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Why Apollo Client?

Why choose Apollo Client to manage your data?


Data management shouldn't have to be so difficult! If you're wondering how to simplify managing remote and local data in your React application, then you've come to the right place. Through practical examples inspired by our example app Pupstagram, you'll learn how Apollo's intelligent caching and declarative approach to data fetching can help you iterate faster while writing less code. Let's jump right in! 🚀

Declarative data fetching

With Apollo's declarative approach to data fetching, all of the logic for retrieving your data, tracking loading and error states, and updating your UI is encapsulated by the useQuery Hook. This encapsulation makes integrating results into your presentational components a breeze! Let's see what this looks like in practice with React Apollo:

const Feed = () => (
<Query query={GET_DOGS}>
{({ loading, error, data }) => {
if (error) return <Error />
if (loading || !data) return <Fetching />;
return <DogList dogs={data.dogs} />
}}
</Query>
)

Here we're using the useQuery Hook to fetch some dogs from our and display them in a list. useQuery leverages React's Hooks API to bind a to our component and render it based on the results of our query. Once our data comes back, our <DogList /> component will update reactively with the data it needs.

Apollo Client takes care of the request cycle from start to finish, including tracking loading and error states for you. There's no middleware to set up or boilerplate to write before making your first request, nor do you need to worry about transforming and caching the response. All you have to do is describe the data your component needs and let Apollo Client do the heavy lifting. 💪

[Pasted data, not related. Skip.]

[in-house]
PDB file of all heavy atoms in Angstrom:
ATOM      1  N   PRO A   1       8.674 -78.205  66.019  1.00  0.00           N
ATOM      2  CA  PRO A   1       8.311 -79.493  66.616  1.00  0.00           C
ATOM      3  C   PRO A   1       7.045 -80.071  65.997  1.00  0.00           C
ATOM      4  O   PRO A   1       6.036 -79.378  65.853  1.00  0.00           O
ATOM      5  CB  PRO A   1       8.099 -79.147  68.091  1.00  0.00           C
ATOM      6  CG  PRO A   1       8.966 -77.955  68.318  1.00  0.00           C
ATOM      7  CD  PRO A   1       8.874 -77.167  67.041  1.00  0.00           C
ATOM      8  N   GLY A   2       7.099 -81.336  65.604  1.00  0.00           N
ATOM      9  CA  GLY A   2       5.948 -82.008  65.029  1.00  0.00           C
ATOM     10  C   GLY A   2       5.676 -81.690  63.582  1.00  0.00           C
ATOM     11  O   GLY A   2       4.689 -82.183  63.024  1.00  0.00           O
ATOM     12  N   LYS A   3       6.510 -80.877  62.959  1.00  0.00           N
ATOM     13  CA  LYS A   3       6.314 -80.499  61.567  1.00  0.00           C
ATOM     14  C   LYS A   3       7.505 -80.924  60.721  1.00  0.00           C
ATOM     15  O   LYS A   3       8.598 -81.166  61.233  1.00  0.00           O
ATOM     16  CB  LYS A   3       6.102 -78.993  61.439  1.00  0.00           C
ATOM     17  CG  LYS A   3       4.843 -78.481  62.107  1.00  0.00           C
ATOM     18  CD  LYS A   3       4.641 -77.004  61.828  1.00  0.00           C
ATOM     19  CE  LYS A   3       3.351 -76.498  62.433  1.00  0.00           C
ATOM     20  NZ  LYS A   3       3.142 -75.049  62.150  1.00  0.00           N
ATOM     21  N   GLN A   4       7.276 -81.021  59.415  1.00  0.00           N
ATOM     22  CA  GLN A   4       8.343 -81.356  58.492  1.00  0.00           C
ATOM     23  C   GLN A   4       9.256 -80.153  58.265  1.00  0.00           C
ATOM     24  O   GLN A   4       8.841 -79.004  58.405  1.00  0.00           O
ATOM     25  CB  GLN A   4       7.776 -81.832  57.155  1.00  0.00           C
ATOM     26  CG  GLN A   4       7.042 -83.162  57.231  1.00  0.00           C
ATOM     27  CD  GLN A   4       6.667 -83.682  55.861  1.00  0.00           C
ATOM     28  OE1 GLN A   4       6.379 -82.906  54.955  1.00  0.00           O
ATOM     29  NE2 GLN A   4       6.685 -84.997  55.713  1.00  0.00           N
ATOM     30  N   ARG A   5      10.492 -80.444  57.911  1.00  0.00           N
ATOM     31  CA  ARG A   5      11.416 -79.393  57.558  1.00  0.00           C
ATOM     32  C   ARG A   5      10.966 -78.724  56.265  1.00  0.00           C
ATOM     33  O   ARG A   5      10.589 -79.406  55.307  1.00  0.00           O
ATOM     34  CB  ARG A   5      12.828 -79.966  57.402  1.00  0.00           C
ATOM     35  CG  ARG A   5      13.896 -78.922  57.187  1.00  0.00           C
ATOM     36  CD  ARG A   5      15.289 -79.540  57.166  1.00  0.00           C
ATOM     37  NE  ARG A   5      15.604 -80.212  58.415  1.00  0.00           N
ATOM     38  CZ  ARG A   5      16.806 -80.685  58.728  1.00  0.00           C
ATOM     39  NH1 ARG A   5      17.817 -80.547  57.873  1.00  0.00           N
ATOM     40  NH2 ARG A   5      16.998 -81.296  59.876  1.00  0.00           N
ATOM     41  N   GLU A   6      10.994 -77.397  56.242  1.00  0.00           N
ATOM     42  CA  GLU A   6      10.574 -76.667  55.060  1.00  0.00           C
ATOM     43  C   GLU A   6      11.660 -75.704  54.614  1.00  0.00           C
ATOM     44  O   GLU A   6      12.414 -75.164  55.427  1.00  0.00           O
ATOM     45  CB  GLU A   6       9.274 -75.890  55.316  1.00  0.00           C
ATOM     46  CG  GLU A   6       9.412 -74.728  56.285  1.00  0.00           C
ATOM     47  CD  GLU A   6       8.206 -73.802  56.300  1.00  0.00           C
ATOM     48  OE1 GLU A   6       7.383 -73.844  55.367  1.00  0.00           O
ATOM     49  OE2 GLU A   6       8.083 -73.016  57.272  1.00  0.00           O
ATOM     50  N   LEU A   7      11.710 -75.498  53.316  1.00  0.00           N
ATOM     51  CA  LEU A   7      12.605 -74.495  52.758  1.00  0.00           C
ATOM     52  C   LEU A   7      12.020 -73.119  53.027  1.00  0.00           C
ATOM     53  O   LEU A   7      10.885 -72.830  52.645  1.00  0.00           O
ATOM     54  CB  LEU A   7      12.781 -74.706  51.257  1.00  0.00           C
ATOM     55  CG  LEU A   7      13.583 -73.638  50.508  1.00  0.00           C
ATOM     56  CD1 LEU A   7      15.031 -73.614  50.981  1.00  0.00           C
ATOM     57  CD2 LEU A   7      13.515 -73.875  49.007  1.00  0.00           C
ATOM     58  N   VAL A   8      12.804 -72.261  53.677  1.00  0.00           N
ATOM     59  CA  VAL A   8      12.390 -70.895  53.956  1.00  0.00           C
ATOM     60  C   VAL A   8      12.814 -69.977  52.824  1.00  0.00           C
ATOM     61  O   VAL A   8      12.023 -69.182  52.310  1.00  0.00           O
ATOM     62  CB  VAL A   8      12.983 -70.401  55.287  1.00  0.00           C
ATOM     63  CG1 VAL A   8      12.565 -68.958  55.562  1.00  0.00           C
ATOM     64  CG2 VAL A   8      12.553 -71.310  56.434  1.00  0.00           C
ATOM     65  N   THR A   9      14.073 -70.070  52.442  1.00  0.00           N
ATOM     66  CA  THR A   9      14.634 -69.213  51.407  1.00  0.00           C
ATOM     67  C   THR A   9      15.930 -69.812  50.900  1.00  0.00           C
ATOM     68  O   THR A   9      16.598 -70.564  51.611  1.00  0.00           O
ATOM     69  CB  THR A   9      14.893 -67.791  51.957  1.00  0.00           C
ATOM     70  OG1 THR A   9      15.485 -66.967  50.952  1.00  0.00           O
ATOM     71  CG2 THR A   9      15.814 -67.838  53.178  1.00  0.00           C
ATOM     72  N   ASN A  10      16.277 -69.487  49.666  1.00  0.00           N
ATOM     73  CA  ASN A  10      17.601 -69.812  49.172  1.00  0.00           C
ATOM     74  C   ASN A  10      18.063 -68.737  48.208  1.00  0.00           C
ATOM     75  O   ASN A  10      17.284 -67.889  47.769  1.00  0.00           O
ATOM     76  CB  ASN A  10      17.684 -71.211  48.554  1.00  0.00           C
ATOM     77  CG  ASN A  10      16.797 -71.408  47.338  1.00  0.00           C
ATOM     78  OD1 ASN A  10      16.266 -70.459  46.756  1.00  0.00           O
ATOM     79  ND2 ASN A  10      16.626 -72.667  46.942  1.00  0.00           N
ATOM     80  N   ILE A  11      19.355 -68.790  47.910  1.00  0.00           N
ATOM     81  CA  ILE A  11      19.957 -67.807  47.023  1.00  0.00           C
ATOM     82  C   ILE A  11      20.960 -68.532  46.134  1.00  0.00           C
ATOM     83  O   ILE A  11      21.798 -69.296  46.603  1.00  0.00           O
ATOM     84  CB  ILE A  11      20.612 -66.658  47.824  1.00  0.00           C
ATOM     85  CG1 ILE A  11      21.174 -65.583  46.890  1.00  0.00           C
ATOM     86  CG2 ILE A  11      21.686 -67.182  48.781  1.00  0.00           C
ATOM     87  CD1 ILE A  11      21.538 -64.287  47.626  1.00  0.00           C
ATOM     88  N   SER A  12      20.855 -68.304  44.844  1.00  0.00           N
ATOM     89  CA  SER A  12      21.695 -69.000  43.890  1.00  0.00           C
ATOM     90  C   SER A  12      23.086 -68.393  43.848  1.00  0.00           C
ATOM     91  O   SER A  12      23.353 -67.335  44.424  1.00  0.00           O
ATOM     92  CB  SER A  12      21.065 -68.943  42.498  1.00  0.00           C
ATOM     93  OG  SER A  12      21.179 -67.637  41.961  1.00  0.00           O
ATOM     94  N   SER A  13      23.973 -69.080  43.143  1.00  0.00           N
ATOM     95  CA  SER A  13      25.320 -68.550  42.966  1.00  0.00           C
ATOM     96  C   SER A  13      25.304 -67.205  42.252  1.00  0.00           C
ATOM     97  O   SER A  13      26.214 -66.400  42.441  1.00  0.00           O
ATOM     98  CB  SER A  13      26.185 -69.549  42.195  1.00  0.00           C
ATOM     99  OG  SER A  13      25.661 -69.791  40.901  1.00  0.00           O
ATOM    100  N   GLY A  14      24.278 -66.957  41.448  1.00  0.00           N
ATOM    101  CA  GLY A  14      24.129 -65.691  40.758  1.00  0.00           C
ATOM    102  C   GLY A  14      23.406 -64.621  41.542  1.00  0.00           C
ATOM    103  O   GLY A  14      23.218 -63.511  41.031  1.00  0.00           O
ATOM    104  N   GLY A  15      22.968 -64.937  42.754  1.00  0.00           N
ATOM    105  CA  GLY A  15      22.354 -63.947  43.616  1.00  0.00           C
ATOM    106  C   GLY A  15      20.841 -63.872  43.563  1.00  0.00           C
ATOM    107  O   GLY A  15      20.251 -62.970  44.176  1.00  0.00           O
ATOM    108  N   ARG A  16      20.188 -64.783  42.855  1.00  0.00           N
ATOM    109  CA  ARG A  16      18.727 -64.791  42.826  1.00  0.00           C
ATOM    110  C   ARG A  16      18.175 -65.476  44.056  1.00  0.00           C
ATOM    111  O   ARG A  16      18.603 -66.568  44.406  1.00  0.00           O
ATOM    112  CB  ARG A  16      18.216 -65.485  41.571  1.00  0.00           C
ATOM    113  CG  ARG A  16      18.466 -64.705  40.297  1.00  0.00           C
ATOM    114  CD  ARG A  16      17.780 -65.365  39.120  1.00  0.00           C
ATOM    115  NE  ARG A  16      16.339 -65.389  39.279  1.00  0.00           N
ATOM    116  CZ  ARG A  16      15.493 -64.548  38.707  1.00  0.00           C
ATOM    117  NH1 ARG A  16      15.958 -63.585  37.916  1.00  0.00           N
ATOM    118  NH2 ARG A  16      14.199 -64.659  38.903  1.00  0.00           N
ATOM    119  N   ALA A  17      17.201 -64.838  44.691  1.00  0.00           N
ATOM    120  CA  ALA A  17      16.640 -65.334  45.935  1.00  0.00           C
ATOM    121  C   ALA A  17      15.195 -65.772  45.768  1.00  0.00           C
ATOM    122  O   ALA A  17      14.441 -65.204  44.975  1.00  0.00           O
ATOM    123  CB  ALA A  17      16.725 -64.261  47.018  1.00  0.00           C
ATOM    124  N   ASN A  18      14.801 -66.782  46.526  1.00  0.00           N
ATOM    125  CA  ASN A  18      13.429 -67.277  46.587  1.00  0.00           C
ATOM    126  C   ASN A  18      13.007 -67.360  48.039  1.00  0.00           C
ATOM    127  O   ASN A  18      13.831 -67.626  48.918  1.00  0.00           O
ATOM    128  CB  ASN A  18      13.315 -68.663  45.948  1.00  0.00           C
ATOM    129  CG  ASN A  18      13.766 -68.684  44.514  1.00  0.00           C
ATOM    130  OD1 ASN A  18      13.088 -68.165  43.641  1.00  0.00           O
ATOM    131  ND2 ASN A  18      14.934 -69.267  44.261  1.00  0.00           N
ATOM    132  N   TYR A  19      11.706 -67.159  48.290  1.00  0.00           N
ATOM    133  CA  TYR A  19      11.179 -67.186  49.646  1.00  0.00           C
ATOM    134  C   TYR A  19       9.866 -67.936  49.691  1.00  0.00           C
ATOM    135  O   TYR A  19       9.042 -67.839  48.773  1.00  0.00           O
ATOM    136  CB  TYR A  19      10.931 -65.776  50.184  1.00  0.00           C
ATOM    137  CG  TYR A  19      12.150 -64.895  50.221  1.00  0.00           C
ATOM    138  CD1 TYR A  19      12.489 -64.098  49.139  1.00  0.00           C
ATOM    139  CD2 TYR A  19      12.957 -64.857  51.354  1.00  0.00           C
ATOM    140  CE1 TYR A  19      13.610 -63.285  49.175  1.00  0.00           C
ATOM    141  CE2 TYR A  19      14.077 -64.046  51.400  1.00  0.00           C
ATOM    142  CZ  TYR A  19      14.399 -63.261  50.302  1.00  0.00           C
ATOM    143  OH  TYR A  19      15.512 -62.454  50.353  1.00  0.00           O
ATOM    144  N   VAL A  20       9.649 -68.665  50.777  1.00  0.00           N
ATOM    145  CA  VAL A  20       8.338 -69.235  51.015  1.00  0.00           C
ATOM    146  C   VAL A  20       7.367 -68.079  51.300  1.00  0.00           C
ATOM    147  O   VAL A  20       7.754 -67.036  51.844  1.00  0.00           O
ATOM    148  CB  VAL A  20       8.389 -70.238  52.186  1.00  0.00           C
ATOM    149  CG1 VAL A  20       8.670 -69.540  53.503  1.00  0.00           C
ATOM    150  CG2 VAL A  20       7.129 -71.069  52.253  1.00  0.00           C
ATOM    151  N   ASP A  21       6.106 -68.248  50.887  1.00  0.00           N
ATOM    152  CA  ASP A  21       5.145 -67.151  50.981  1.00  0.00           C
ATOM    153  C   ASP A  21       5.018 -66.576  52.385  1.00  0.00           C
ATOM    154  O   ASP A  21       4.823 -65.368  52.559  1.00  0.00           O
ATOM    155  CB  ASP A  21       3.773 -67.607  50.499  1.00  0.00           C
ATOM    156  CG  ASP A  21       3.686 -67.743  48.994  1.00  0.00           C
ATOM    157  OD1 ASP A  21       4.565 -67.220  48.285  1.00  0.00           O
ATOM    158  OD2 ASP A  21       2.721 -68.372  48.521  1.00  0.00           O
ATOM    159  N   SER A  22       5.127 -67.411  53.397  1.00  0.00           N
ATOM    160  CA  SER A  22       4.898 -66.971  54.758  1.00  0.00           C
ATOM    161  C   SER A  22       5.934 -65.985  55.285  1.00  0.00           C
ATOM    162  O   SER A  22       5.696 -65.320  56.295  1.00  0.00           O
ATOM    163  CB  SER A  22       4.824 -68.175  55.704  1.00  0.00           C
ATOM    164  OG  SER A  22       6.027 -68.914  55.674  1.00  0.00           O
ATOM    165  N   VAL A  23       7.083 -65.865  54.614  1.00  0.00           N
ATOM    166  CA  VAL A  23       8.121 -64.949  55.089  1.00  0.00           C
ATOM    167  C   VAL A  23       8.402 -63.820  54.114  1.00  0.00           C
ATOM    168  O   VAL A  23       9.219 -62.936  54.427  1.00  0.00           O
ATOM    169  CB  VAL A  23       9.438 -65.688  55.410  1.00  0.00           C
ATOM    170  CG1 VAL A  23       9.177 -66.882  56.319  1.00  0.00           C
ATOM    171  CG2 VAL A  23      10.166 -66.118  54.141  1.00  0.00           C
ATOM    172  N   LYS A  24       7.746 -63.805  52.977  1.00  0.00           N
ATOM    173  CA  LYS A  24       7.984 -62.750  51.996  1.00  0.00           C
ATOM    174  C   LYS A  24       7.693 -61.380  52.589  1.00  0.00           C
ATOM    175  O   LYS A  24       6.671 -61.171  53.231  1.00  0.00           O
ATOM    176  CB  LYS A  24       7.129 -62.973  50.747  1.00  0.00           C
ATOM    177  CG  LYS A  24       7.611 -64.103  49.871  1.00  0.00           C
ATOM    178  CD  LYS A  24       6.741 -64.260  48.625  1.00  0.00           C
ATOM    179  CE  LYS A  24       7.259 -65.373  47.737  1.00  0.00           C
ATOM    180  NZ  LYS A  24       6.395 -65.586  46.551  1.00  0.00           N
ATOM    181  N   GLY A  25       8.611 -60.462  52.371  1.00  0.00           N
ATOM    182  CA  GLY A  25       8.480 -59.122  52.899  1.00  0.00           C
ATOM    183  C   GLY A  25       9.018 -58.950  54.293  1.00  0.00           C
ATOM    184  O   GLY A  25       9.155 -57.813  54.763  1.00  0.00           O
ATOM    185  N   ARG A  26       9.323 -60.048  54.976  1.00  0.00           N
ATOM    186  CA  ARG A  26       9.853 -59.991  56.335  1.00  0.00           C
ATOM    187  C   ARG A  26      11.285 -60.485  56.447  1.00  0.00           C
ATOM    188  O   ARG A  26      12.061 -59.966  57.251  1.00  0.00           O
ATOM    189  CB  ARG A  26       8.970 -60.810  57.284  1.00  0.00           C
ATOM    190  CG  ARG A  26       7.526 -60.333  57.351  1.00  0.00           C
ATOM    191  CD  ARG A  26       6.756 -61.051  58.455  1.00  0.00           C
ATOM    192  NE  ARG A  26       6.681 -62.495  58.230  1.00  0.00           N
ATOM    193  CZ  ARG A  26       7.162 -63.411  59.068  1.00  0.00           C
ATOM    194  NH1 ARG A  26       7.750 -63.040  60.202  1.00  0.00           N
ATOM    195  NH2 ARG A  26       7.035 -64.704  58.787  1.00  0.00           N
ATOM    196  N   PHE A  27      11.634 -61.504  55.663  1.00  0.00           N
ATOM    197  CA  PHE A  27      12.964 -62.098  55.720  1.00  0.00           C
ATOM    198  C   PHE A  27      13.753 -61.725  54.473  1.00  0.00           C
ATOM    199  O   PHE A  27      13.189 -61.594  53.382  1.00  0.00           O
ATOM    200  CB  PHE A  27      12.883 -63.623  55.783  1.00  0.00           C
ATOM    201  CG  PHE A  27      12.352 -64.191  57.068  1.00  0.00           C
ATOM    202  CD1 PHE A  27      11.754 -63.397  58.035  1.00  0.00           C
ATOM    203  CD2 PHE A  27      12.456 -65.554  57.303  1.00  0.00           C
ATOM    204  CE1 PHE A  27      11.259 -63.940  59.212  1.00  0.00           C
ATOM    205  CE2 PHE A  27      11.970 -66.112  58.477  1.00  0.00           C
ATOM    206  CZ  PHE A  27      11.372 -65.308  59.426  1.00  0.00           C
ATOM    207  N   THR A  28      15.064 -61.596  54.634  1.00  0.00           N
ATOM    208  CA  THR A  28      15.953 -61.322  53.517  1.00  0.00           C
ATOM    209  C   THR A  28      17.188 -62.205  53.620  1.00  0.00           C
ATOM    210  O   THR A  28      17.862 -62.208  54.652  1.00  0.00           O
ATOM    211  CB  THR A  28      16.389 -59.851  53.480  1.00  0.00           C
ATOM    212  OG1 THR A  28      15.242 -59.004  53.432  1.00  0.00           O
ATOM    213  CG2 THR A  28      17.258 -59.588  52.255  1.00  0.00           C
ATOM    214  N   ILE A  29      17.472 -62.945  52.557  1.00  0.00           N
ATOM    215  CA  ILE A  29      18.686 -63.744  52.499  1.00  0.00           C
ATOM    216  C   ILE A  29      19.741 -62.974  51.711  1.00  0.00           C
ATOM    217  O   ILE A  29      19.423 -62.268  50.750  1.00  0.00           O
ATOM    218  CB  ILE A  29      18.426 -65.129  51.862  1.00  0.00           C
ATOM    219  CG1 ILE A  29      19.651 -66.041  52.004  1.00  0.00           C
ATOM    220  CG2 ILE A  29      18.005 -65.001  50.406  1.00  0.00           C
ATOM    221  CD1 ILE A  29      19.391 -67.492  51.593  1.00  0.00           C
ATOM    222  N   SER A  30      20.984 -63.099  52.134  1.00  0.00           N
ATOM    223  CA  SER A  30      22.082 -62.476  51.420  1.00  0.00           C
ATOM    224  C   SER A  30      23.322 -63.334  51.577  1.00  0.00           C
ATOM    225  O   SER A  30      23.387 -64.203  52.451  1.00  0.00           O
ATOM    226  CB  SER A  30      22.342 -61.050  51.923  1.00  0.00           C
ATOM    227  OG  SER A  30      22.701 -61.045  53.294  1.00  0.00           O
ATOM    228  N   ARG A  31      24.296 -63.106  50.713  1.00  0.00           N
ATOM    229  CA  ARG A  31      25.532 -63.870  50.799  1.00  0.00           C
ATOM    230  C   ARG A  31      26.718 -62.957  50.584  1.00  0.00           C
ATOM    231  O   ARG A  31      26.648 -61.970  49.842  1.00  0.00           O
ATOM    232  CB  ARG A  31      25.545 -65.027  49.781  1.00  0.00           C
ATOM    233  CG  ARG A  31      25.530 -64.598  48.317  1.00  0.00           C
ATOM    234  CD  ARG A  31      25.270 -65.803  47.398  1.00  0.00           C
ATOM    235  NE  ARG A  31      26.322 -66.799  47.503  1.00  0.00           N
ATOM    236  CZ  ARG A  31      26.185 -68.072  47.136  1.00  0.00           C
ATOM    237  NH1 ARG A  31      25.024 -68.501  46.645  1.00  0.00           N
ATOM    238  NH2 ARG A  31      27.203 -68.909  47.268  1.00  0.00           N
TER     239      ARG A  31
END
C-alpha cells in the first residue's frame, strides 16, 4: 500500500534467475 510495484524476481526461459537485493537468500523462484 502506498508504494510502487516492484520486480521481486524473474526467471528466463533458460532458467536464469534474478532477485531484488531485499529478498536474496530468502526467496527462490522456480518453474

You'll find that when you switch to , you'll be able to delete a lot of unnecessary code related to data management. The exact amount will vary depending on your application, but some teams have reported up to thousands of lines. While you'll find yourself writing less code with Apollo, that doesn't mean you have to compromise on features! Advanced features like optimistic UI, refetching, and pagination are all easily accessible through useQuery options.

Zero-config caching

One of the key features that sets apart from other data management solutions is its normalized cache. Just by setting up Apollo Client, you get an intelligent cache out of the box with no additional configuration required. From the home page of the Pupstagram example app, click one of the dogs to see its detail page. Then, go back to the home page. You'll notice that the images on the home page load instantaneously, thanks to the Apollo cache.

import ApolloClient from 'apollo-boost';
// the Apollo cache is set up automatically
const client = new ApolloClient();

Caching a is no easy task, but we've spent two years focused on solving it. Since you can have multiple paths leading to the same data, is essential for keeping your data consistent across multiple components. Let's look at some practical examples:

const GET_ALL_DOGS = gql`
query {
dogs {
id
breed
displayImage
}
}
`;
const UPDATE_DISPLAY_IMAGE = gql`
mutation UpdateDisplayImage($id: String!, $displayImage: String!) {
updateDisplayImage(id: $id, displayImage: $displayImage) {
id
displayImage
}
}
`;

The , GET_ALL_DOGS, fetches a list of dogs and their displayImage. The , UPDATE_DISPLAY_IMAGE, updates a single dog's displayImage. If we update the displayImage on a specific dog, we also need that item on the list of all dogs to reflect the new data. splits out each object in a result with a __typename and an id property into its own entry in the Apollo cache. This guarantees that returning a value from a with an id will automatically update any queries that fetch the object with the same id. It also ensures that two queries which return the same data will always be in sync.